One of the 2022 measures required Florida homeowners who had Citizens to switch to private insurers if the bill was less than 20% higher, forcing some policyholders to pay higher bills. The bill also took steps to force homeowners to purchase flood insurance over five years, another added cost.
Citizens, which is on target to have about 1.7 million policies by the end of the year, in July asked the state for permission to raise rates by up to 13%.
Industry experts say the legislation should lead to lower homeowners insurance prices in the long term, but by how much and when remains to be seen.
"We can’t predict when we will see a stable market and better pricing for consumers," Friedlander said.
Nyce told PolitiFact he is hopeful that the new laws will fix fraud, "and then all we have to worry about is storms." Rates could come down in a year or 18 months, he said.
Other factors for rising homeowners insurance costs include inflation, supply chain woes and climate change, according to insight from industry experts compiled by Insurify. (Supply chain snags limit availability of homebuilding materials including lumber, roofing, piping and drywall.)
"It is costing more and taking longer to repair your home, increasing the average cost per claim and ultimately the cost of homeowners insurance for everyone," said Colleen Finn, managing director of home product management at Plymouth Rock Home Assurance, according to Insurify.
Premium increases in states disproportionately affected by climate change-related catastrophes, including hurricanes, flooding and wildfires, have risen at rates far higher than the national average, Jennifer Grigas Richman, a spokesperson for LexisNexis Risk Solutions, a data and analytics company, told PolitiFact.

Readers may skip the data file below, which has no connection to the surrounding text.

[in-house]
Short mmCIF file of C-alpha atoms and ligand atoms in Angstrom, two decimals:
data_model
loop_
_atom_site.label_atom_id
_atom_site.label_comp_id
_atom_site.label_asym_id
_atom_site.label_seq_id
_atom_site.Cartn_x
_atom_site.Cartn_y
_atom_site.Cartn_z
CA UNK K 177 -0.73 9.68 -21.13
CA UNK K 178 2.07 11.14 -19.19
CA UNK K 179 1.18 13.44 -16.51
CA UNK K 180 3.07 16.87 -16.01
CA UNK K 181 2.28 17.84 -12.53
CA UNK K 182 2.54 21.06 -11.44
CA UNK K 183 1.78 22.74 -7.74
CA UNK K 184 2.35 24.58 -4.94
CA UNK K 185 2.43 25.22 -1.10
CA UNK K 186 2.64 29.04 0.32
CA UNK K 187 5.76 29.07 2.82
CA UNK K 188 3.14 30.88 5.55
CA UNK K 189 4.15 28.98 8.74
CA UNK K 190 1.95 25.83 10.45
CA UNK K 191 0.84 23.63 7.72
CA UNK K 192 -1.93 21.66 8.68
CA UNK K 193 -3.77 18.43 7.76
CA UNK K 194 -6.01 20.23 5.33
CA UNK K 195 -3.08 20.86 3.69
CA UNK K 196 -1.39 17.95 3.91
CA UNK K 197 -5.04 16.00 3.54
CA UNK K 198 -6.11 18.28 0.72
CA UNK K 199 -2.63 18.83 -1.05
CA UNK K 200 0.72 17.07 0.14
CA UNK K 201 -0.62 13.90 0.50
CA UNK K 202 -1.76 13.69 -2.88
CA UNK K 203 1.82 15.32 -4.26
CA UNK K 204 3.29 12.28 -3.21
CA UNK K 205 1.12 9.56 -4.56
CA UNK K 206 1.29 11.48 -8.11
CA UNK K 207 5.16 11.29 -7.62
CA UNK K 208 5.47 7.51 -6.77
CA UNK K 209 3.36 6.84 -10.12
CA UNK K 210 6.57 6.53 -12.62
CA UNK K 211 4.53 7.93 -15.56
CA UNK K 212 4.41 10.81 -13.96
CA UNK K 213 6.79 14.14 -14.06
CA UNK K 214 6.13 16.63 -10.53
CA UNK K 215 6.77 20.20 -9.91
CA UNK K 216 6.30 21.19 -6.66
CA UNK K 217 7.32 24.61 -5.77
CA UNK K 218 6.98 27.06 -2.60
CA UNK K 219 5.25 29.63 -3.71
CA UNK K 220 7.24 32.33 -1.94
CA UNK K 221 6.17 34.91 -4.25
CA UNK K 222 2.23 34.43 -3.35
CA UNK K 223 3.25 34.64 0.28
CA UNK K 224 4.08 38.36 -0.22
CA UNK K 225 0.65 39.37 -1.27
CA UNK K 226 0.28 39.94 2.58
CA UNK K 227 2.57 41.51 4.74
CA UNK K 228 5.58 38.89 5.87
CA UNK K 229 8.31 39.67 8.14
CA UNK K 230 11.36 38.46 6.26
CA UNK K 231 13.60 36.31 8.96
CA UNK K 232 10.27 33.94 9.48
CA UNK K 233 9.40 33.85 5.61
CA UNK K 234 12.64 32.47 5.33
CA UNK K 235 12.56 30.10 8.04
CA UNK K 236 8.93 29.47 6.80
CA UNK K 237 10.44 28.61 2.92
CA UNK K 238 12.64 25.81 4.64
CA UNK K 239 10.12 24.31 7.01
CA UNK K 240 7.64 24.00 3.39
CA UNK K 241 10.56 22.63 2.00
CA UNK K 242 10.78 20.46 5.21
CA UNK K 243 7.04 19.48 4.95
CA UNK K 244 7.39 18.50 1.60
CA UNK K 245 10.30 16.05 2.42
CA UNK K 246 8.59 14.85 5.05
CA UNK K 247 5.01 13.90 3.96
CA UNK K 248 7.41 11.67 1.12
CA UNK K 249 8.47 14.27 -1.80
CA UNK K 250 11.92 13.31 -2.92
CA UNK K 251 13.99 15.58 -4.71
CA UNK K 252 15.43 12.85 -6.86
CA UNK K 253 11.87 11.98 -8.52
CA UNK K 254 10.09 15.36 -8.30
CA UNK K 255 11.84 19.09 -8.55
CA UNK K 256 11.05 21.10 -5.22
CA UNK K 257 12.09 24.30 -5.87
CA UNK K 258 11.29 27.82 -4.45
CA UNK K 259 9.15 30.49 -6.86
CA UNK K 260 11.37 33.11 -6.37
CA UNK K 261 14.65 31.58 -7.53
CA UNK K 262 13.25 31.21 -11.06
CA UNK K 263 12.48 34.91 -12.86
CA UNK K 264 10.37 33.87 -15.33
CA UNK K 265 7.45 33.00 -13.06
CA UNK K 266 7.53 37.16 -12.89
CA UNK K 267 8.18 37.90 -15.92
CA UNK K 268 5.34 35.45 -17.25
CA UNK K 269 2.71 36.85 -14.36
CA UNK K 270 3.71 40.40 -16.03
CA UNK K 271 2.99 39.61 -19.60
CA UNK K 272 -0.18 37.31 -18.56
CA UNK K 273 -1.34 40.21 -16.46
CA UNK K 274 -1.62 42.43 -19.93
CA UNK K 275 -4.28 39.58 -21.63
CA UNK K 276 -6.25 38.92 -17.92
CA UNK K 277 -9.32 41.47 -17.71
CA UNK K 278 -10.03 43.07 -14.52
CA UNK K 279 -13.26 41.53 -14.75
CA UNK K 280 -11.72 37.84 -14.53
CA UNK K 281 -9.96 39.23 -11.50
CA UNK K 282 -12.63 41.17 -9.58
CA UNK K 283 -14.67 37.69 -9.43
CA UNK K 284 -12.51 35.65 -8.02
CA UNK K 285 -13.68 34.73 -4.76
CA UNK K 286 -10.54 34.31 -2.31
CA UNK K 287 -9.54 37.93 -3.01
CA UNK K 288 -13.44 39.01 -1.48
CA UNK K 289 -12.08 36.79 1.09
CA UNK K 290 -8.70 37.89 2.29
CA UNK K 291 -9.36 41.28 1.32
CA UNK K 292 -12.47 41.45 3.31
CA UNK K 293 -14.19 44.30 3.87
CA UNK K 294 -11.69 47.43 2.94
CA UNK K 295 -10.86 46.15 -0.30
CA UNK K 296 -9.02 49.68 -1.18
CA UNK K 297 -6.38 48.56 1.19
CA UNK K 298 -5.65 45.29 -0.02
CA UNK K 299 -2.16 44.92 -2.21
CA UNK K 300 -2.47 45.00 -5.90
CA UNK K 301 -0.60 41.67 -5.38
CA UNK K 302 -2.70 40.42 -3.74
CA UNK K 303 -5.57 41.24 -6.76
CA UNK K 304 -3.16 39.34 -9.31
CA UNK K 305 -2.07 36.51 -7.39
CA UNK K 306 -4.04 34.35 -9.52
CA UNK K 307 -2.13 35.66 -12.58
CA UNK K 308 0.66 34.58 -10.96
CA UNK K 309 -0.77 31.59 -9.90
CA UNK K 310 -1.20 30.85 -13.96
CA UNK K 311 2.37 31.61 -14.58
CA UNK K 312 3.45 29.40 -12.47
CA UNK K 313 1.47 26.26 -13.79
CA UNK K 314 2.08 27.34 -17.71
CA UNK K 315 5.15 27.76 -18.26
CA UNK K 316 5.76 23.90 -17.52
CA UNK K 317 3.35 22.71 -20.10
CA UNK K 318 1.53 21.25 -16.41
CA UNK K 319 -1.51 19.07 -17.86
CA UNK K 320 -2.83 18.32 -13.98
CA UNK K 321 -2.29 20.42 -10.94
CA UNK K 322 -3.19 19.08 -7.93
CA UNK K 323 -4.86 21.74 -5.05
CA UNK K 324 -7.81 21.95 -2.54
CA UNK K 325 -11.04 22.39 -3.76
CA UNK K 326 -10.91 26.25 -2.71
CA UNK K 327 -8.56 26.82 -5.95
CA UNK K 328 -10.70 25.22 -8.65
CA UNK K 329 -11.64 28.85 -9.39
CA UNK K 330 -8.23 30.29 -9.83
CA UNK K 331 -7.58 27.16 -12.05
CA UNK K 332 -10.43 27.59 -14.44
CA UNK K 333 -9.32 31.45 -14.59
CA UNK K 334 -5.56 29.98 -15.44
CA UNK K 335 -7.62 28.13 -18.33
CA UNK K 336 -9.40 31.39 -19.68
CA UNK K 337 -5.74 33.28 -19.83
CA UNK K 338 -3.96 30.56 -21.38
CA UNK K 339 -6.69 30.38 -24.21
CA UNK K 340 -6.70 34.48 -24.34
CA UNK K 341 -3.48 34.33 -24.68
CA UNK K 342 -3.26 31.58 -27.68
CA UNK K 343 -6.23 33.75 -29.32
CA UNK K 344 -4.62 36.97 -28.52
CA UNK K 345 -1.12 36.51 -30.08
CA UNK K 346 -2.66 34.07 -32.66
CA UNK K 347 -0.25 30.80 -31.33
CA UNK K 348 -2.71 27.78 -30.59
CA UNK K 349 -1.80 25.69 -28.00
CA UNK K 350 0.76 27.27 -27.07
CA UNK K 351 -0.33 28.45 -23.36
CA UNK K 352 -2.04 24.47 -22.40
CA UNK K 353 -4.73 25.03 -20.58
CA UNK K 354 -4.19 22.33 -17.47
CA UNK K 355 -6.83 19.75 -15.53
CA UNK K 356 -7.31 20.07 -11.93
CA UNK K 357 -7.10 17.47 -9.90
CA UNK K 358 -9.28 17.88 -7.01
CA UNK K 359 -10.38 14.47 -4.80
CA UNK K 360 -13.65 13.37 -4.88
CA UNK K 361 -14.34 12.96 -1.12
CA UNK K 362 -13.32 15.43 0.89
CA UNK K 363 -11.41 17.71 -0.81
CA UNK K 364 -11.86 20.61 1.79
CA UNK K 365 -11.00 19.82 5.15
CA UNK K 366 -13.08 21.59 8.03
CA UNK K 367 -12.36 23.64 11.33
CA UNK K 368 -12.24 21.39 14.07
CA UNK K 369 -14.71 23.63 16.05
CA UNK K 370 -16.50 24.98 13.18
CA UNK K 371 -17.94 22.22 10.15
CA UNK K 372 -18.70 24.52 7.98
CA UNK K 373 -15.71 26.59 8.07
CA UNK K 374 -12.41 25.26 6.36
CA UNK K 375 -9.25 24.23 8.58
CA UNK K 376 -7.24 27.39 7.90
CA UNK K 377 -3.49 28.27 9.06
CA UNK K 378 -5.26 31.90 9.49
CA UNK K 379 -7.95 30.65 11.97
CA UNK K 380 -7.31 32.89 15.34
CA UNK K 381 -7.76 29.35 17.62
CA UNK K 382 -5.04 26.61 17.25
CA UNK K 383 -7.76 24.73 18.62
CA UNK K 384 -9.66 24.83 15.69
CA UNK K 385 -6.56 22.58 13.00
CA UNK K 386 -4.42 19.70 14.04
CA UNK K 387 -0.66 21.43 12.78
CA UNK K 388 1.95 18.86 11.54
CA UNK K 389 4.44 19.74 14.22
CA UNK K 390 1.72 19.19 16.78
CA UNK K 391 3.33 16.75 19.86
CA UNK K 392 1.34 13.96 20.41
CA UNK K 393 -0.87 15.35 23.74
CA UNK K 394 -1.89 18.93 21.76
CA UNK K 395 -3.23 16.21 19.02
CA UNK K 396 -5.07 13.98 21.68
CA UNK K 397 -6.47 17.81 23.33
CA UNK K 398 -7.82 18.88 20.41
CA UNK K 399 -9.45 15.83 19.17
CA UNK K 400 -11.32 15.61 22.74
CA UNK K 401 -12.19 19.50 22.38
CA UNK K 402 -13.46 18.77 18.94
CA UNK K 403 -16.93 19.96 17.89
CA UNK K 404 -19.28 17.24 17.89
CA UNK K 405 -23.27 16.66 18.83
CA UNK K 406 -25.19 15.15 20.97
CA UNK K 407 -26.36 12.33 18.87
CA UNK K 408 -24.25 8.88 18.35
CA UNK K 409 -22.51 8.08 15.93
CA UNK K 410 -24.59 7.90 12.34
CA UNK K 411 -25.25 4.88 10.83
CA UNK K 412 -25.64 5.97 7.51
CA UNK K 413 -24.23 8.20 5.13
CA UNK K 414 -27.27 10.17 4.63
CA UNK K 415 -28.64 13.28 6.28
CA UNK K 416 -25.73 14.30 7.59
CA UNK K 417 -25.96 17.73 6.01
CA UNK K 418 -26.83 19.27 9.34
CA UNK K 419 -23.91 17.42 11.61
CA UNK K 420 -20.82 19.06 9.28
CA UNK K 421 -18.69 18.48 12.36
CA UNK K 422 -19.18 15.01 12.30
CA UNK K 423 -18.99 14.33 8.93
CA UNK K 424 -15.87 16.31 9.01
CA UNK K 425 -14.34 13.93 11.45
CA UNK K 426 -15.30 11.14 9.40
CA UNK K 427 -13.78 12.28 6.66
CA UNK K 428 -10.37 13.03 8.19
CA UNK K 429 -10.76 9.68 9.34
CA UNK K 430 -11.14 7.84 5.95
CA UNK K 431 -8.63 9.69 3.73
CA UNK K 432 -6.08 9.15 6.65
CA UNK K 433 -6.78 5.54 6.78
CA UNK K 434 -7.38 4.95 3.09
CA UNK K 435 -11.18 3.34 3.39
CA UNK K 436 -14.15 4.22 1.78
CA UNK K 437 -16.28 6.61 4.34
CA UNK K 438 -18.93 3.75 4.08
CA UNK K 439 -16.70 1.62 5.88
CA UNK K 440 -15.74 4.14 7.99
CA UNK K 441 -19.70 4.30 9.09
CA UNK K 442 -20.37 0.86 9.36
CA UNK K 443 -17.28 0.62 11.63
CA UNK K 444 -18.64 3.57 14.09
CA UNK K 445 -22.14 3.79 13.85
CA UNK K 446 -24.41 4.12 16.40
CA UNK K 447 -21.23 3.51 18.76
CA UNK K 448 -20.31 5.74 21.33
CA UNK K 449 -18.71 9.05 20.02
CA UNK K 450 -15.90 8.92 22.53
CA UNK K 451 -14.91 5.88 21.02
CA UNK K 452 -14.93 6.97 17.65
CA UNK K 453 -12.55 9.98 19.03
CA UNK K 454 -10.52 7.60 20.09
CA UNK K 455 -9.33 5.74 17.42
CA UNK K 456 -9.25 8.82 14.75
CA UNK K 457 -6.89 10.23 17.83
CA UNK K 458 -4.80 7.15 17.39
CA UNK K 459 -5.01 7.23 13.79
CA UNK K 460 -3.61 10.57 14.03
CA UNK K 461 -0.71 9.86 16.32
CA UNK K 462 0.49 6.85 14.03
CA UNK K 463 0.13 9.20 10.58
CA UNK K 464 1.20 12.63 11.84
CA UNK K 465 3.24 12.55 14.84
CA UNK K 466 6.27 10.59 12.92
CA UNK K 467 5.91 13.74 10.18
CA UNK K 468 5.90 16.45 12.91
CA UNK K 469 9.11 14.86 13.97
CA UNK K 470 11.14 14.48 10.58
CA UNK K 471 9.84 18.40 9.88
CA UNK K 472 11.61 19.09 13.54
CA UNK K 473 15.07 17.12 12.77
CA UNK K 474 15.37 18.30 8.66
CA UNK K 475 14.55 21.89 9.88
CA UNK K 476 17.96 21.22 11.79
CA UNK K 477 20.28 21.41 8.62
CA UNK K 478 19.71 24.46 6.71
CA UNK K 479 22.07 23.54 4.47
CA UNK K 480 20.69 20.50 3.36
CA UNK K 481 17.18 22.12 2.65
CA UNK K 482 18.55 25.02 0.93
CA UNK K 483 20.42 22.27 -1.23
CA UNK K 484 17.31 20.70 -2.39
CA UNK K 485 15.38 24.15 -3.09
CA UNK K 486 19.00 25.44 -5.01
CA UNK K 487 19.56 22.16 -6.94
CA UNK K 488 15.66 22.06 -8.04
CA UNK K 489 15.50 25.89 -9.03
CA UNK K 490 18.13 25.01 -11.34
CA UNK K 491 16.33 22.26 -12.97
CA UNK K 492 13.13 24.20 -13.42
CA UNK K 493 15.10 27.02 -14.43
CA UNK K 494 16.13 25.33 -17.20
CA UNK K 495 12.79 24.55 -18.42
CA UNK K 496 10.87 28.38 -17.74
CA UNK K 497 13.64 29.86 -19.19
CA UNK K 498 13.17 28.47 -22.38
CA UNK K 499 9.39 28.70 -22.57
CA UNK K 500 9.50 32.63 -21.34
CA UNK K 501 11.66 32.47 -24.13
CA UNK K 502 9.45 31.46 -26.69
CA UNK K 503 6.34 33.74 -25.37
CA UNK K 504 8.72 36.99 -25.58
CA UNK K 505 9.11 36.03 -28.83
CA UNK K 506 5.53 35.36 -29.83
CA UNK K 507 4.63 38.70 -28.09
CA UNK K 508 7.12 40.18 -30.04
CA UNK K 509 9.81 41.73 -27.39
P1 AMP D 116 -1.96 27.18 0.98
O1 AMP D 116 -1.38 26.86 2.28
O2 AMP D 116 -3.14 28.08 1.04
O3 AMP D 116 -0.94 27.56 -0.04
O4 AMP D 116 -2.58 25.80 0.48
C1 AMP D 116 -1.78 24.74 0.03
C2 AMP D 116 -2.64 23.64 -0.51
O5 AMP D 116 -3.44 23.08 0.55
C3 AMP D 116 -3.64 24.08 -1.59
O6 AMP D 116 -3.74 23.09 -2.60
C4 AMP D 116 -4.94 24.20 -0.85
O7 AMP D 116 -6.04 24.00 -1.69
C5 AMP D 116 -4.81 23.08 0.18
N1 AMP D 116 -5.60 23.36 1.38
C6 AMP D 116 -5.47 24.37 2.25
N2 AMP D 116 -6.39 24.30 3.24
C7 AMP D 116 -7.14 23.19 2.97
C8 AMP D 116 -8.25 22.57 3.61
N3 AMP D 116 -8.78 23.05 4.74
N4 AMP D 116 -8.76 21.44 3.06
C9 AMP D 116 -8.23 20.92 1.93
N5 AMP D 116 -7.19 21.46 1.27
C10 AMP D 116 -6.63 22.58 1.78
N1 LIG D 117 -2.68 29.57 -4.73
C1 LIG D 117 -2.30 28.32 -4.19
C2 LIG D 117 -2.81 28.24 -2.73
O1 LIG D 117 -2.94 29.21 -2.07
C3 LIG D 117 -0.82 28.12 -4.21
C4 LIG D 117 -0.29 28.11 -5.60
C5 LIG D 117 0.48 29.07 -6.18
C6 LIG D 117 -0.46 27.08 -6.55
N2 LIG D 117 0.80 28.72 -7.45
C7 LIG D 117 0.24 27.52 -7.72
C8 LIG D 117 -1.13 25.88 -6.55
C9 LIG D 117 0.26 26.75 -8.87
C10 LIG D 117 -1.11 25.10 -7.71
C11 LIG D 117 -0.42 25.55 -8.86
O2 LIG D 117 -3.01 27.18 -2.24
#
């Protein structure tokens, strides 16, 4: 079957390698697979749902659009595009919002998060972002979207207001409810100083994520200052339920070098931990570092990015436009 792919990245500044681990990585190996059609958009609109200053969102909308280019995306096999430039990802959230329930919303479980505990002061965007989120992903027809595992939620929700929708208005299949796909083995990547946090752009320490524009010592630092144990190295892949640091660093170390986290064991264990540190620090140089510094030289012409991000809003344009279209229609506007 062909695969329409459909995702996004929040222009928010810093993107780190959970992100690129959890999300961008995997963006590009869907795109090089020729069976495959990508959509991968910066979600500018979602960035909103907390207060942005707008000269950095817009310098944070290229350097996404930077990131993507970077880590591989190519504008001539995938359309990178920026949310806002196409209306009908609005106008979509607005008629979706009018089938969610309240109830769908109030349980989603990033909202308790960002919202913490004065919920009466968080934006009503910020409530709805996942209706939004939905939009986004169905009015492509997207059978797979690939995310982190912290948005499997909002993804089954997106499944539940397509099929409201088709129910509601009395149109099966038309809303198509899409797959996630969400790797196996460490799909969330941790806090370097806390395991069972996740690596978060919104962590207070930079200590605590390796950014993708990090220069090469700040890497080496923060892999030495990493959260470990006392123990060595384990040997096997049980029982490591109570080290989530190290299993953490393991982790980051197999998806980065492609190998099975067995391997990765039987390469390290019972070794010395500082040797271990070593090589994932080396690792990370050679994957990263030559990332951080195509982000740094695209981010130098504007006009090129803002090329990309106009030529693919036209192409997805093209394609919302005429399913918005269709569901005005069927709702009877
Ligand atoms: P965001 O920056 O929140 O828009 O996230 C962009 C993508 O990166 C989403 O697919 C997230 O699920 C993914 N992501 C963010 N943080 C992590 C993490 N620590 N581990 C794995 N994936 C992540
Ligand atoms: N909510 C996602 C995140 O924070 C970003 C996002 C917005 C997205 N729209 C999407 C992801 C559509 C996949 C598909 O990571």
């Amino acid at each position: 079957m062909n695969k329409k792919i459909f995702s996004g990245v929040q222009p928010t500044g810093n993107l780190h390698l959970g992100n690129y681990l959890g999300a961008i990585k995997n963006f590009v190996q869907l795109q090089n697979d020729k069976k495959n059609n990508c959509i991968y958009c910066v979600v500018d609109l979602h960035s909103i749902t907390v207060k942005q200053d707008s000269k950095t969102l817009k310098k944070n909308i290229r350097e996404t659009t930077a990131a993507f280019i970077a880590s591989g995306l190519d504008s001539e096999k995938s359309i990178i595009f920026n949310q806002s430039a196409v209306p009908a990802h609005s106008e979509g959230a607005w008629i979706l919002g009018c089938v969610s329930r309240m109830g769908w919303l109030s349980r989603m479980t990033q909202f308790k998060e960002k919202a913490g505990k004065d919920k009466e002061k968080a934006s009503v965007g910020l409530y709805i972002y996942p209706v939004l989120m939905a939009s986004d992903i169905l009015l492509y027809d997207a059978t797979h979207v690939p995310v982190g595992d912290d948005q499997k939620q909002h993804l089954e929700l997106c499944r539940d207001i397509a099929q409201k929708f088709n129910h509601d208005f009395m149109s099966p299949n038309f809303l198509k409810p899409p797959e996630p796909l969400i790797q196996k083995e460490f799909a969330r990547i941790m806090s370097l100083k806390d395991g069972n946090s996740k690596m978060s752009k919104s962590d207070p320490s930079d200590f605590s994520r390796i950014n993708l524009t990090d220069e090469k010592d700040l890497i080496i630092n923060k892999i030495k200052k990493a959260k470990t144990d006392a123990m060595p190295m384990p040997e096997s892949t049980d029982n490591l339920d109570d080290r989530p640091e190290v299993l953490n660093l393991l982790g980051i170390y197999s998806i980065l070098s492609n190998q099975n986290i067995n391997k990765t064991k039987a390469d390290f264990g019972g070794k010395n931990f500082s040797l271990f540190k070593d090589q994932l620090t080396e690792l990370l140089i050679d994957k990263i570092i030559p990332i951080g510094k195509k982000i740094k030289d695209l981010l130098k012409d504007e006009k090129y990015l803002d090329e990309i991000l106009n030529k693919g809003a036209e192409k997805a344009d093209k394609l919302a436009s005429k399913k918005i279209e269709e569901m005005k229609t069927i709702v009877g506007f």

"Climate-related disasters are pushing up insurance rates and impacting coverage decisions in states where Americans are moving to in growing numbers," Richman said.
Trump said that Florida has "the highest" homeowners insurance in the nation.
Multiple rankings by industry-related groups back this up.
It will take time to see whether several laws signed by DeSantis can bring down costs. Some measures were designed to reduce litigation, a driver of rising premiums. However, Florida will likely always remain one of the higher states in the nation for insurance because of hurricanes.
We rate this statement True.
C-SPAN, Donald Trump Delivers Remarks at Turning Point Action Conference, July 15, 2023
Insurance Information Institute, Facts + Statistics: Homeowners and renters insurance, 2017-2021
Insurify, Home Insurance Prices to Increase 9% in 2023, April 4, 2023
Citizens, Final report by FSU professors, 2020
Miami Herald, Florida’s home insurance rates rising faster than any state, nearly triple U.S. average, June 7, 2023
Tampa Bay Times, Florida's property insurance revamped by lawmakers, April 29, 2021
News Service of Florida, Ron DeSantis gives insurers major victory in long battle, May 24, 2019
Pensacola News Journal, Florida home insurance crisis: Floridians brace for yet another rate increase. Here's why. April 19, 2023
Pensacola News Journal, Florida Gov. Ron DeSantis signs home insurance fix — certain to raise costs for many, Dec. 16, 2022
Florida Senate, CS/CS/HB 7065: Insurance Assignment Agreements, 2019
Florida Senate, CS/CS/CS/SB 76: Insurance, 2021
Florida Senate, SB 2-A: Property Insurance, 2022
Florida Senate, CS/CS/HB 837: Civil Remedies, 2023
Florida Senate, CS/SB 7052: Insurer Accountability, 2023
Gov. Ron DeSantis, Press release about insurance reforms, May 20, 2022
Bankrate, Average homeowners insurance cost in July 2023, July 14, 2023
News Service of Florida, Farmers Insurance exits Florida, forcing customers to find coverage elsewhere, July 11, 2023
Pensacola News Journal, Citizens Insurance seeks 13% rate hike as Florida reinsurance renewals see 30%+ increase, July 13, 2023
Trump campaign, Statement to PolitiFact, July 17, 2023
Email interview, Mark Friedlander, spokesperson for the Insurance Information Institute, July 17, 2023
Email interview, Deena Snell, director of research operations and membership, Insurance Information Institute, July 17, 2023
Email, Jeremy T. Redfern, Gov. Ron DeSantis spokesperson, July 17, 2023
Telephone interview, Charles Nyce, a professor of risk management and insurance at Florida State University, July 17, 2023
Email interview, Jennifer Grigas Richman, a spokesperson for LexisNexis Risk Solutions, July 17, 2023
Email interview, Tanveen Vorha, spokesperson for Insurify, July 17, 2023